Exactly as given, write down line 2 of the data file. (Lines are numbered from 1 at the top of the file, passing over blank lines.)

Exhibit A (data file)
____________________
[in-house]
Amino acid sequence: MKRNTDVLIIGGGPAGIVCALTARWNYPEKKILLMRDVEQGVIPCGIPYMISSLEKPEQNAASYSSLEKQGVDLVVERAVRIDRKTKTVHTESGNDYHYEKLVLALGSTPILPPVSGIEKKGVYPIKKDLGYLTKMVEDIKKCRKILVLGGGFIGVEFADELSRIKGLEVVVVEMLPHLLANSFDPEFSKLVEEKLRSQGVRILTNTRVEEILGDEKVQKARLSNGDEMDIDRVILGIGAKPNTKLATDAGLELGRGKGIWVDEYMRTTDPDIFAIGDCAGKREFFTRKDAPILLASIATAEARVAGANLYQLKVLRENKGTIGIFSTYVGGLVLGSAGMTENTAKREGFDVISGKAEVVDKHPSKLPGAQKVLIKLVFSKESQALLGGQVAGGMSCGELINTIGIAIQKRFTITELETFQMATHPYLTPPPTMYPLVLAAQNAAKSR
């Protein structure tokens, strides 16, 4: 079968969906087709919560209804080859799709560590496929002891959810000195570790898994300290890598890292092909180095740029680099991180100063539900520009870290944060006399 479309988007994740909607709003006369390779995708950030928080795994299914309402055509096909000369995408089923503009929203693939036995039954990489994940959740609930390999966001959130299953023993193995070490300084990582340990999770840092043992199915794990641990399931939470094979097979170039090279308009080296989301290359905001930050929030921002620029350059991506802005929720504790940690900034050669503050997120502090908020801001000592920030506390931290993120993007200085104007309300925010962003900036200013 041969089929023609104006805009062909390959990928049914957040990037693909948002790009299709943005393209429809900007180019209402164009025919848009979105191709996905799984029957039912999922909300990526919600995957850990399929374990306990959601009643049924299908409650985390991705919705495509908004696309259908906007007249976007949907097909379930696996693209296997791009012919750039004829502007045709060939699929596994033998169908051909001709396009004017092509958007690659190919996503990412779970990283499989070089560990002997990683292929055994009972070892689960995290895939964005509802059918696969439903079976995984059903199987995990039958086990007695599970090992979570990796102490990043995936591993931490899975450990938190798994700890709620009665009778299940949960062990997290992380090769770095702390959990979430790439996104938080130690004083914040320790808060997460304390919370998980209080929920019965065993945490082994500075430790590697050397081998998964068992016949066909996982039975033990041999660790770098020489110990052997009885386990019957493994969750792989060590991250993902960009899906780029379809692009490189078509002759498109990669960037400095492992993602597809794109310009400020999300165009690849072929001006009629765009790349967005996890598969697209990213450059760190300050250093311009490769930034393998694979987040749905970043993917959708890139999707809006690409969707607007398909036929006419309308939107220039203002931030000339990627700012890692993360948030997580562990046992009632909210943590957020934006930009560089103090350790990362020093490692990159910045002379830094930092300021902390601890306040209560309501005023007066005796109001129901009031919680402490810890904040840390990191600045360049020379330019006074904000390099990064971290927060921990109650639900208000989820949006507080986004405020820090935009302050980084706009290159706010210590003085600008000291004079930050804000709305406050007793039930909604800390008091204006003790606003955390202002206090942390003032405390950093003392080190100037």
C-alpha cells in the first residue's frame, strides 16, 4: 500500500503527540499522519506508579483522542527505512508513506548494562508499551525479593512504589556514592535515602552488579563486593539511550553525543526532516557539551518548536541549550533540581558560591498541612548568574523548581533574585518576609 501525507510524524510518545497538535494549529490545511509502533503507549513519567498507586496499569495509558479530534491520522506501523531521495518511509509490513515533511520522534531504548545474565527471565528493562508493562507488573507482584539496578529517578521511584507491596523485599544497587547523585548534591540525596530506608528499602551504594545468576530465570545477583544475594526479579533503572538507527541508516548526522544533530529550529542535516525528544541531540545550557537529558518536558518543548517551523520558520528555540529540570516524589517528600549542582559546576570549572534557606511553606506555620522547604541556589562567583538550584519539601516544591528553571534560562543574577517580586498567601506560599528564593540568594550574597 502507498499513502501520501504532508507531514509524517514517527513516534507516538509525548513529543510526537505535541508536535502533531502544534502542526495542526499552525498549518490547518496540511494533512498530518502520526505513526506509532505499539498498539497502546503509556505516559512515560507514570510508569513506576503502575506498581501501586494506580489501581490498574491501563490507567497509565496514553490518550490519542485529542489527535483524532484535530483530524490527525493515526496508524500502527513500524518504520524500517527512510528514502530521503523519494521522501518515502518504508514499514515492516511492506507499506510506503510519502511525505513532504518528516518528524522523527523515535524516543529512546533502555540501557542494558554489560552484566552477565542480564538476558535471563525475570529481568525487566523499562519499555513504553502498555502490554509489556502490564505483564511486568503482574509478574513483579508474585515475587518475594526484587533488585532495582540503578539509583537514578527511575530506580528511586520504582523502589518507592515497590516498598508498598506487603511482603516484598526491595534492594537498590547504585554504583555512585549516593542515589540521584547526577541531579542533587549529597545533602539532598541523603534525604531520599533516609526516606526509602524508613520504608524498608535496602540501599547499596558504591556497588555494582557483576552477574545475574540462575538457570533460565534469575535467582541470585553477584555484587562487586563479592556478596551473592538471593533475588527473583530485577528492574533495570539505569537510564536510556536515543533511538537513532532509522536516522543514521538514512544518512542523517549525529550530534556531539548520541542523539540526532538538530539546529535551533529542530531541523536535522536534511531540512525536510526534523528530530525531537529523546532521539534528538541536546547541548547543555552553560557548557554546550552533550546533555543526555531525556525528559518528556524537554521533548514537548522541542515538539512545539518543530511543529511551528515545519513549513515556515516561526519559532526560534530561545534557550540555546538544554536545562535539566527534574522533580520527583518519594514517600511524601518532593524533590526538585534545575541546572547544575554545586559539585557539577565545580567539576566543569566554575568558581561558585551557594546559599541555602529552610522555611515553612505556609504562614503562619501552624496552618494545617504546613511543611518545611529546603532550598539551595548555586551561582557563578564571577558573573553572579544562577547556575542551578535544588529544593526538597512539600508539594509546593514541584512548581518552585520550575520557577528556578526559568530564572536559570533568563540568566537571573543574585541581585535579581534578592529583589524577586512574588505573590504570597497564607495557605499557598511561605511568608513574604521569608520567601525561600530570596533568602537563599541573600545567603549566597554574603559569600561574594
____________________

Amino acid sequence: MKRNTDVLIIGGGPAGIVCALTARWNYPEKKILLMRDVEQGVIPCGIPYMISSLEKPEQNAASYSSLEKQGVDLVVERAVRIDRKTKTVHTESGNDYHYEKLVLALGSTPILPPVSGIEKKGVYPIKKDLGYLTKMVEDIKKCRKILVLGGGFIGVEFADELSRIKGLEVVVVEMLPHLLANSFDPEFSKLVEEKLRSQGVRILTNTRVEEILGDEKVQKARLSNGDEMDIDRVILGIGAKPNTKLATDAGLELGRGKGIWVDEYMRTTDPDIFAIGDCAGKREFFTRKDAPILLASIATAEARVAGANLYQLKVLRENKGTIGIFSTYVGGLVLGSAGMTENTAKREGFDVISGKAEVVDKHPSKLPGAQKVLIKLVFSKESQALLGGQVAGGMSCGELINTIGIAIQKRFTITELETFQMATHPYLTPPPTMYPLVLAAQNAAKSR